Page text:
BANGOR — Carter Horstman was a known commodity within the Bangor High School football team before the day he showed the state what he could do.
The Cardinals were probably favorites when they lined up to play Black Hawk for the WIAA Division 7 state championship in 2017, and Horstman’s name didn’t pop off a roster filled with names from a ridiculously talented senior class.
Bangor won 37-14 that morning at Camp Randall Stadium, and it served — to an extent — as a notice of the sophomore’s arrival. Horstman touched the ball 11 times, rushing for 144 yards and three touchdowns to help those seniors go out as champions.
“He’s been phenomenal for for for two years now,” said Bangor coach Rick Muellenberg. “He’s coming back to us stronger than ever after working hard in our summer programs and with a personal trainer.
“He has leg strength of nearly 500 pounds and is ready to go. I’m really excited for him.”
Horstman, listed at 5-foot-8 and 190 pounds, has a chance to do some special things for a program that enjoyed some special seasons in becoming one of the most consistent in the state.
He rushed for 1,776 yards and scored 25 touchdowns as Bangor went 11-2 and came within one victory of playing for a state championship for the third time in four years. The Cardinals always have balance in their triple option, and last season was no different, but Horstman was the key even when playing while injured.
A knee injury (torn meniscus) during a regular-season loss to Potosi/Cassville in Week 7 hardly slowed him down. Horstman gained 151 yards the night he was injured and averaged 134 yards the last six games of the season.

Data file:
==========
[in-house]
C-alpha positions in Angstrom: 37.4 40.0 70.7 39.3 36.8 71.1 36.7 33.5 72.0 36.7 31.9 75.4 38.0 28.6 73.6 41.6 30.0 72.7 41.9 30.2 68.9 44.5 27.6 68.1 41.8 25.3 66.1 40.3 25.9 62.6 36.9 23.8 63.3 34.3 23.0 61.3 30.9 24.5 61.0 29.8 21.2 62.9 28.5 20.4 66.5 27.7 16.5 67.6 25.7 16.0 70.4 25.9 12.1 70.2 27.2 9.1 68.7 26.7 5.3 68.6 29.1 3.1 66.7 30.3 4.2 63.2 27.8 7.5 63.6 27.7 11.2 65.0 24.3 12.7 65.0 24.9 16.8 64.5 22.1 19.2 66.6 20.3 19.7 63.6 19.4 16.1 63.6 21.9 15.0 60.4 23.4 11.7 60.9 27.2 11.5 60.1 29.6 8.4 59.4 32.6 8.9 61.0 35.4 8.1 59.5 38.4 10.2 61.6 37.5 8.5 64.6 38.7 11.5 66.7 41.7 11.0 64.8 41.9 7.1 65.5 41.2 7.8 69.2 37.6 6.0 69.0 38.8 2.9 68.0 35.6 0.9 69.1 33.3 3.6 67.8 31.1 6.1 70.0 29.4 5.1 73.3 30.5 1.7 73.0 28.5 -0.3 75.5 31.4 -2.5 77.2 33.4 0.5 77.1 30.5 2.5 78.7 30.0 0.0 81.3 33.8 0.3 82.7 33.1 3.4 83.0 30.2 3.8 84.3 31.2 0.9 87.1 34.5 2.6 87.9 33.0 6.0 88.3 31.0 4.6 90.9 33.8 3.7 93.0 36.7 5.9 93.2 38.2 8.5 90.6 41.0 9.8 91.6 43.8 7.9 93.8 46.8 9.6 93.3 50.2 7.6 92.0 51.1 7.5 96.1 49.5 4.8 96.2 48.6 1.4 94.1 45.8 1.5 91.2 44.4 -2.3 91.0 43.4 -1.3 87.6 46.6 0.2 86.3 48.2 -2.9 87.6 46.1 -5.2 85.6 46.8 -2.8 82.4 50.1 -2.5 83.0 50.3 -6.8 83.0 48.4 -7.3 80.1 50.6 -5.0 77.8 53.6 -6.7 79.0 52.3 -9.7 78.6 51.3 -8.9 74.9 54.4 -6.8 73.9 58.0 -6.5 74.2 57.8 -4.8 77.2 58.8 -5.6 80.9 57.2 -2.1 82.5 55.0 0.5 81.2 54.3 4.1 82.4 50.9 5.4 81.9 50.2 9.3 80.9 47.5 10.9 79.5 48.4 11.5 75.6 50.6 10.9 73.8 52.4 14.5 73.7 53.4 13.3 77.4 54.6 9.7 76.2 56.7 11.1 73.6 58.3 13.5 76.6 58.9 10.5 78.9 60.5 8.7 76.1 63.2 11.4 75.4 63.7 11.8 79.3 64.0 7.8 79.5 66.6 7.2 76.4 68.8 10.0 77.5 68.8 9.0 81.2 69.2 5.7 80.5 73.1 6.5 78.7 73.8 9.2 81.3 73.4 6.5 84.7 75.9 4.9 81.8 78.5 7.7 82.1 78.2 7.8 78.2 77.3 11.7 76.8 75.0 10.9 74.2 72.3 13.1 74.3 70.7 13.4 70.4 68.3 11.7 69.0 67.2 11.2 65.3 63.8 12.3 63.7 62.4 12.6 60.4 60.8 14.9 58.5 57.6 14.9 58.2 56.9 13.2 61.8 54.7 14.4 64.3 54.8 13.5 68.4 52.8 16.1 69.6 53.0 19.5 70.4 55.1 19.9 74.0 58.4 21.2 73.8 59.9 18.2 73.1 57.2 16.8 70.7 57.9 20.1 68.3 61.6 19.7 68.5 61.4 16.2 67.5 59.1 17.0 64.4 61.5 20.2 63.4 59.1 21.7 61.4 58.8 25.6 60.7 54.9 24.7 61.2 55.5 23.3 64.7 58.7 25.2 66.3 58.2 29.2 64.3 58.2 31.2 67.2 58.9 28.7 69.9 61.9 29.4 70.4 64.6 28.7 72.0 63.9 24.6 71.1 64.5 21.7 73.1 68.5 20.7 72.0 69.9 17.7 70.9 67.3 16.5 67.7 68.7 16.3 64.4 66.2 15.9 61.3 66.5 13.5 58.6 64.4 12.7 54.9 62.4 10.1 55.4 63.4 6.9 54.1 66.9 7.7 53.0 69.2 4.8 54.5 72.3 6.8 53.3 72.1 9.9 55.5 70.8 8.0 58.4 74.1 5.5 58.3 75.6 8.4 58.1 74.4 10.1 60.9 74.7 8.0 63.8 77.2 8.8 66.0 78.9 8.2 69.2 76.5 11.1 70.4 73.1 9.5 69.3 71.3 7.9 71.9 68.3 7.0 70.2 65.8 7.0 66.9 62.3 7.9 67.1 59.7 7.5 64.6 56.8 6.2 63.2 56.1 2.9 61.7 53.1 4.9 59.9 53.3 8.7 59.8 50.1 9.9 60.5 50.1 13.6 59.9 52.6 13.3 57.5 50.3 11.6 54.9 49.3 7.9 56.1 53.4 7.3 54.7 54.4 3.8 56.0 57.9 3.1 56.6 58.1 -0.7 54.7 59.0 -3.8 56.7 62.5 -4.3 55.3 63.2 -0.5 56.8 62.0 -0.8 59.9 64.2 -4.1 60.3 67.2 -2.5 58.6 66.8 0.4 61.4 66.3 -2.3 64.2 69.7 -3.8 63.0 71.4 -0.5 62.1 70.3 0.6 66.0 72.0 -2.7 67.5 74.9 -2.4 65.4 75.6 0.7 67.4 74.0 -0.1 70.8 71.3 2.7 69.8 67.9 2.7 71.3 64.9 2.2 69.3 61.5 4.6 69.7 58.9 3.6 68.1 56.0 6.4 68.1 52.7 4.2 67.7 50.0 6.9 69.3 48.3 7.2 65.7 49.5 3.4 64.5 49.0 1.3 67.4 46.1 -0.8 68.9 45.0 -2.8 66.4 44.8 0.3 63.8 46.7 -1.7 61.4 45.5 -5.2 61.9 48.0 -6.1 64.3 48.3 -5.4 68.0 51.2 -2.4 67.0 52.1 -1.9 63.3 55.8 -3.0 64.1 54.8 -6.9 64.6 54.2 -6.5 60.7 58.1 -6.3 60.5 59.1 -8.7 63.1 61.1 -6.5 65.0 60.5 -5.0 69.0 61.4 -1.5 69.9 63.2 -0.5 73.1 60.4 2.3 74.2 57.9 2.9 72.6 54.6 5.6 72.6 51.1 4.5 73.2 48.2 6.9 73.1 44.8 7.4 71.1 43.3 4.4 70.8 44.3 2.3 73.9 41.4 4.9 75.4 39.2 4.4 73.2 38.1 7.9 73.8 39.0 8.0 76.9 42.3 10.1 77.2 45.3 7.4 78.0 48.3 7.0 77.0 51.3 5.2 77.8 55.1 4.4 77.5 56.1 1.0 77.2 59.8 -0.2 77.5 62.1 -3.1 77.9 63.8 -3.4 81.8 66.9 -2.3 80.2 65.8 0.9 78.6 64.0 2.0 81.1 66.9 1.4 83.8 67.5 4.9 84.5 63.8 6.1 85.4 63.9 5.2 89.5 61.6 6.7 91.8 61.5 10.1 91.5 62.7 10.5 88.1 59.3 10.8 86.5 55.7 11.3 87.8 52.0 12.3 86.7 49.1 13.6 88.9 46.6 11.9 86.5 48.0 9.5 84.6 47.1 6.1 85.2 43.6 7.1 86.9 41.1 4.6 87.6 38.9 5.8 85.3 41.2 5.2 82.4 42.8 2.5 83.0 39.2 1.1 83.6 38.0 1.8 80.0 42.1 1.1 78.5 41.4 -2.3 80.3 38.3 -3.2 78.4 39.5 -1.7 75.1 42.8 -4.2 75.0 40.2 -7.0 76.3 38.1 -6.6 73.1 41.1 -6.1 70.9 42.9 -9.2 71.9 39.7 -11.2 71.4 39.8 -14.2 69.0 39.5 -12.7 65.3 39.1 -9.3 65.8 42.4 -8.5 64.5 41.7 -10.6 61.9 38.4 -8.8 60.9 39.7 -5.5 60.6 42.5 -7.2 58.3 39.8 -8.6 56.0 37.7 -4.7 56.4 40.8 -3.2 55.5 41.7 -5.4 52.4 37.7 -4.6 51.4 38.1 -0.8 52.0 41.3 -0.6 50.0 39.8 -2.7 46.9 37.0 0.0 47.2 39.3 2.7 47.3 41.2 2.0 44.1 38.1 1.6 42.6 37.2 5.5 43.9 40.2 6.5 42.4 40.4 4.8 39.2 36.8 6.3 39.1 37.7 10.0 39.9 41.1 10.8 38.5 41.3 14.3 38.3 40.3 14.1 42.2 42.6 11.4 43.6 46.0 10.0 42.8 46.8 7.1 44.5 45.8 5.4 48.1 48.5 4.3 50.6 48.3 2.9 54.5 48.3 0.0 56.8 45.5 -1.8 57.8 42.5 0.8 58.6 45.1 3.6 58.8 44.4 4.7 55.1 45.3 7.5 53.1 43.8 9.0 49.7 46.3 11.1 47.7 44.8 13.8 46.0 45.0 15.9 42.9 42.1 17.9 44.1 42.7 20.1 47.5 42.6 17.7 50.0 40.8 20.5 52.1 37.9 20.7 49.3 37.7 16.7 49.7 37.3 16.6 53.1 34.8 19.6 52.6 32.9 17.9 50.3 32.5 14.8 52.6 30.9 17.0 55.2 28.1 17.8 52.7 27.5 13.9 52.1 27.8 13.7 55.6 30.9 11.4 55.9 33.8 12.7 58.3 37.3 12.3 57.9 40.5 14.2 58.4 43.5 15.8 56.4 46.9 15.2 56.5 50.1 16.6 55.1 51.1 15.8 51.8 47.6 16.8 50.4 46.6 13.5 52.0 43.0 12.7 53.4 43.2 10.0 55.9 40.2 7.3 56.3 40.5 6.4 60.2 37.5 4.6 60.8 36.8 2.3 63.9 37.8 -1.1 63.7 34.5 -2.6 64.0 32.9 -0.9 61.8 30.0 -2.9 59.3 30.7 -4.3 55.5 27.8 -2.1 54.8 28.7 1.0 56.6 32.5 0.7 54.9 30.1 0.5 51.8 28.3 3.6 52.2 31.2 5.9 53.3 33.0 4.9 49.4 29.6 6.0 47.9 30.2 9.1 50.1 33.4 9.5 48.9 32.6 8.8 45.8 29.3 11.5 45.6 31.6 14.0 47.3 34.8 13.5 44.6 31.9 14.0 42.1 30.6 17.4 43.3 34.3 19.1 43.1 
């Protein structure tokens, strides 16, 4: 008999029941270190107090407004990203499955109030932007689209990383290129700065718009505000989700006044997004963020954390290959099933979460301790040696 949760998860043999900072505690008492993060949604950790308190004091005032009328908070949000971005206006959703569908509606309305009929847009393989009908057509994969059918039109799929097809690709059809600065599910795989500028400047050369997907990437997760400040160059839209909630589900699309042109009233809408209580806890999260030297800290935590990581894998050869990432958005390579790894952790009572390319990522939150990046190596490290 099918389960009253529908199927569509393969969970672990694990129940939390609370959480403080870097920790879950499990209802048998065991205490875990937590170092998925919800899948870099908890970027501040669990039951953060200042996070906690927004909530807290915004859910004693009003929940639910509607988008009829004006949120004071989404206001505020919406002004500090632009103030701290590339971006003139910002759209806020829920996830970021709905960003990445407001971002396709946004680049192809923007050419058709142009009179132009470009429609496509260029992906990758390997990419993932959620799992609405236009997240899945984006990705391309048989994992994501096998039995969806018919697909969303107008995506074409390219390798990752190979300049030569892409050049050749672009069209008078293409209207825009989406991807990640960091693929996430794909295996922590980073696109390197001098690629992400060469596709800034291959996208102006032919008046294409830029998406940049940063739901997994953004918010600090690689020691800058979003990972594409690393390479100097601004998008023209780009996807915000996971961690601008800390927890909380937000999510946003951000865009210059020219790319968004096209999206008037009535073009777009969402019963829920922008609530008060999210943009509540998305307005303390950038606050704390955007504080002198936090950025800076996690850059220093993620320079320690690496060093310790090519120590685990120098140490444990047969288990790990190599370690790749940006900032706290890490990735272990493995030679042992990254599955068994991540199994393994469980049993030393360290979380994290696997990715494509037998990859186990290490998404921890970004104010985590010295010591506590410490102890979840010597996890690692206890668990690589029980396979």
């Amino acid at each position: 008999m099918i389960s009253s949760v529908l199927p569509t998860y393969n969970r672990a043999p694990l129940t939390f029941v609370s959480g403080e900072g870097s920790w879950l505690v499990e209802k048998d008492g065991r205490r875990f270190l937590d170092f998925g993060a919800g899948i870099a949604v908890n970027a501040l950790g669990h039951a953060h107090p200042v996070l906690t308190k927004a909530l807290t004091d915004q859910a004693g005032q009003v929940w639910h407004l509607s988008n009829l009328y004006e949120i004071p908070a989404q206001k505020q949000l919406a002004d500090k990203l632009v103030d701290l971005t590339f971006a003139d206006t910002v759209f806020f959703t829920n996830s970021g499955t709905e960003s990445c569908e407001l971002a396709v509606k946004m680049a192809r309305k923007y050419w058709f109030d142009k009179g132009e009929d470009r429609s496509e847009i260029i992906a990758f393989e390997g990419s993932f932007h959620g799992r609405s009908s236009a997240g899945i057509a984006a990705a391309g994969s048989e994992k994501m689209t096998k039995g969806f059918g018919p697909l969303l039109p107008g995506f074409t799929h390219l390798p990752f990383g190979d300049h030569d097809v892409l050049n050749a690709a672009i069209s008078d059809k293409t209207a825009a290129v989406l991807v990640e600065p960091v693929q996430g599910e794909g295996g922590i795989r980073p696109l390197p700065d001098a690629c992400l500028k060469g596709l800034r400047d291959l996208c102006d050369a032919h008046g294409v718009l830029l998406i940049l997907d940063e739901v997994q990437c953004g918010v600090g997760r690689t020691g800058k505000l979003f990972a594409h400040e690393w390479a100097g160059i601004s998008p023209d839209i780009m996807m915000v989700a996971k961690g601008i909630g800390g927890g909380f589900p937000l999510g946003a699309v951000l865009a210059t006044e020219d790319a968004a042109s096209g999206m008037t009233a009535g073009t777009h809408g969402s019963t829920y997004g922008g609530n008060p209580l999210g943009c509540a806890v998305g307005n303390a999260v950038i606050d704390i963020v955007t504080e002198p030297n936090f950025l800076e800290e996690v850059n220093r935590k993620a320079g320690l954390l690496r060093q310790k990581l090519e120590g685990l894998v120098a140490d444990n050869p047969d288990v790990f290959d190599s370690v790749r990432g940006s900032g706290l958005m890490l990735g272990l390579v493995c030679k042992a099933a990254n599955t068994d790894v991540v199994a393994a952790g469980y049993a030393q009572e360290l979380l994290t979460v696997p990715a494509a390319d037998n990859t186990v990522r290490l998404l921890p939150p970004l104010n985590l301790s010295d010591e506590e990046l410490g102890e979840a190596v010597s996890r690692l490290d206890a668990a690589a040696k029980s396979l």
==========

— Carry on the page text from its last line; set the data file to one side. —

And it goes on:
“I had surgery and couldn’t do anything for awhile,” Horstman said of the injury aftermath. “When I could, I started to do some speed training to help get myself back in shape.
“I feel a lot faster and quicker on my feet. My 40 time went down 0.14 seconds, my bench max went up 15 pounds, and my squat went up 45 pounds.”
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So he is both faster and stronger than the player that averaged 6.7 yards per carry a year ago, and that will make him even more dangerous behind what is expected to be a pretty dynamic offensive line.
“Here’s what you need to know about our offensive line,” Muellenberg said after a practice. “Kevin (Kravik) had them fired up today, and I had to talk to our (running) backs because we want them running at an arm’s length behind the linemen.
“Our backs couldn’t catch them while they were trapping and pulling. I like our backs and feel really good about them, but that shows you something about our line.”
The anchor to that line is 6-5, 245-pound guard Grant Manke, who is about to become a three-year starter. Manke likes the speed and power that surrounds him up front and expects little trouble with the offense moving the ball behind the likes of Michael Reed (6-5, 305) and himself.
“The chemistry is really good,” Manke said of the line, which also includes juniors Ethan Hemmersbach and Devon Mathison on the left side and senior Dylan Knudtson at center. “We can move, but we know how to work pretty well together already.”
That’s what the team needs to properly unleash Horstman, junior quarterback Hank Reader and the rest of the backfield. Reader, as was the plan, moved from halfback to quarterback this season and will get plenty of chances to run.
“Carter is going to be the focus but you have to have balance,” Muellenberg said. “Look at the championship game in 2017. Everybody focused on (No. 1 back) Luke (Reader), and here comes Carter with a huge game.
“I think we have some people who can benefit like he did a couple of years ago from him doing what he can do.”